Developing Nations Must Negotiate 'Hard' on Climate Change: Centre for Science

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Developing Nations Must Negotiate ‘Hard’ on Climate Change: Centre for Science

Contributed by Tyler Owen on November 10, 2015 at 7:45 pm

The New York Times broke the news that China’s government has admitted to consuming 17 percent more coal than estimated: 4.2 billion metric tons in all for 2013. As to what must be done to address those concerns, most climate doomsayers in the countries surveyed say rich nations should do more than developing nations to address climate change (see right). The scientific team consisted of 32 research groups from around the world analysing 28 storms, droughts, fires and floods in a bid to showcase the role of human-driven climate change and land development in extreme weather events. People polled in 40 nations that account for 76% of the world’s population say global warming is a very or somewhat serious problem, and they overwhelmingly want action to curb greenhouse gas emissions. “The global consensus is that climate change is a serious challenge, not a distant threat”, said Richard Wike, Director of Global Attitudes Research. In most cases, a country’s vulnerability to climate change is dependent upon the country’s energy and climate policies. With a month to go before the COP 21 climate summit in, Paris Christian Aid has welcomed today’s publication of the UN’s aggregation report, summarising country actions that will make up the global deal. Those in Latin American and African countries – places severely affected by rising seas and encroaching deserts linked to climate change – were most concerned. Where 68 percent of self-described Democrats say climate change is a very serious concern-well above the global median-just 20 percent of Republicans agree. Bhushan was citing a report by the Intergovernmental Panel on Climate Change (IPCC), which estimates that the world would have to restrict its carbon dioxide emission to 1,009 gigatons between 2012 and 2100 to prevent the world’s surface temperature from increasing more than two degrees. The poll was conducted in person and by telephone with 45,435 people from March through May. Data in all three countries suggests that Catholics are backing Pope Francis’s Encyclical released in June, titled Laudato Si, which argues that “climate change is a global problem with grave implications”. “Going forward we will need a five year review mechanism that will track how countries are doing and push them to do more as technology advances and more finance becomes available”. There is also growing evidence and discussion about the impact of climate change on health. What should be reassuring ahead of the Paris climate talks is that, with the exception of Pakistan, all Asian states surveyed in the new Pew dataset have majorities supporting government action on limiting greenhouse gas emissions. It also found that the collective impact of the INDCs will lead to a decrease in per-capita emissions over the coming 15 years. There is a shared and growing understanding around the world that there is no high-carbon path to prosperity, for individual nations or for the global community. Maximum temperature anomalies for Australia’s May 2014 heat wave. Credit Australia Bureau of Meteorology…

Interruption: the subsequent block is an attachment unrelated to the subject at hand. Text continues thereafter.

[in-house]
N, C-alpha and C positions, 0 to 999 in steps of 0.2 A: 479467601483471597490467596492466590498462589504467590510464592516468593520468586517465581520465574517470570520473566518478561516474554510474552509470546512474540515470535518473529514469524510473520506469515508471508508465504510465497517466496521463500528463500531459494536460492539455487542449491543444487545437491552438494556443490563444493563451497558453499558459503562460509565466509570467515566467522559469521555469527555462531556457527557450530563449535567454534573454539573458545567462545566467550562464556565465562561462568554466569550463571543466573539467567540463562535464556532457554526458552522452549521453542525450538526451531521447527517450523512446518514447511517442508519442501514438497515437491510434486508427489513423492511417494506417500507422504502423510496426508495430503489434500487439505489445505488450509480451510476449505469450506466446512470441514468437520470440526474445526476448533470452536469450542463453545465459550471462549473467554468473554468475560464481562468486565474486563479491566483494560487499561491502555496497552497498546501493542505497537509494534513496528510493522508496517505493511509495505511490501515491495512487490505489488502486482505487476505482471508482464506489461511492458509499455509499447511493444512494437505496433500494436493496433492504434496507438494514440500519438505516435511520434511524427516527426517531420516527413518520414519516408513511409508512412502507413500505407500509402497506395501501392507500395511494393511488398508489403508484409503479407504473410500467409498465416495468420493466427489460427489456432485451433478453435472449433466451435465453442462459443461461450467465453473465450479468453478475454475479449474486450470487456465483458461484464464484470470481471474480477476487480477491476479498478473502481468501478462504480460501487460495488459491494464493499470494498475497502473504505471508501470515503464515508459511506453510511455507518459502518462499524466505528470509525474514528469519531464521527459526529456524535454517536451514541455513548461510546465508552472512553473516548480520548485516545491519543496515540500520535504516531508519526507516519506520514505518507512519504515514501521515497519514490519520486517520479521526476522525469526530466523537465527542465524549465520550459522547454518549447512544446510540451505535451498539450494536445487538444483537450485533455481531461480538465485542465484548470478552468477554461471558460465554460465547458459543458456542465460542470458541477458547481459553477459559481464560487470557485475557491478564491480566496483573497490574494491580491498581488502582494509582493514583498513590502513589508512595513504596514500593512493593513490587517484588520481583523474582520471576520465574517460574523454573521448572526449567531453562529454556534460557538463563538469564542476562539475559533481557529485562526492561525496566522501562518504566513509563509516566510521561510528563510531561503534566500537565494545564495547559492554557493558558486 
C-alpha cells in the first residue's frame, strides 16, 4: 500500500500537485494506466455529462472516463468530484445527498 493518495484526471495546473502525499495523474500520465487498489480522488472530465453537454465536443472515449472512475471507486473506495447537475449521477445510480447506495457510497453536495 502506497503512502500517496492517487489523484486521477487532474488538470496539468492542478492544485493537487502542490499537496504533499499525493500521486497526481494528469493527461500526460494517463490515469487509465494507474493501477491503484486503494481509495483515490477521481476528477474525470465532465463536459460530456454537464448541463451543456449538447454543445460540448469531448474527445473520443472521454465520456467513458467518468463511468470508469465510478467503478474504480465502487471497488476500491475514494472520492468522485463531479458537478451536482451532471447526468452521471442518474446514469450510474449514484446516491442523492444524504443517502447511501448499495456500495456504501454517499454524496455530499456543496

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On November 11, 2015
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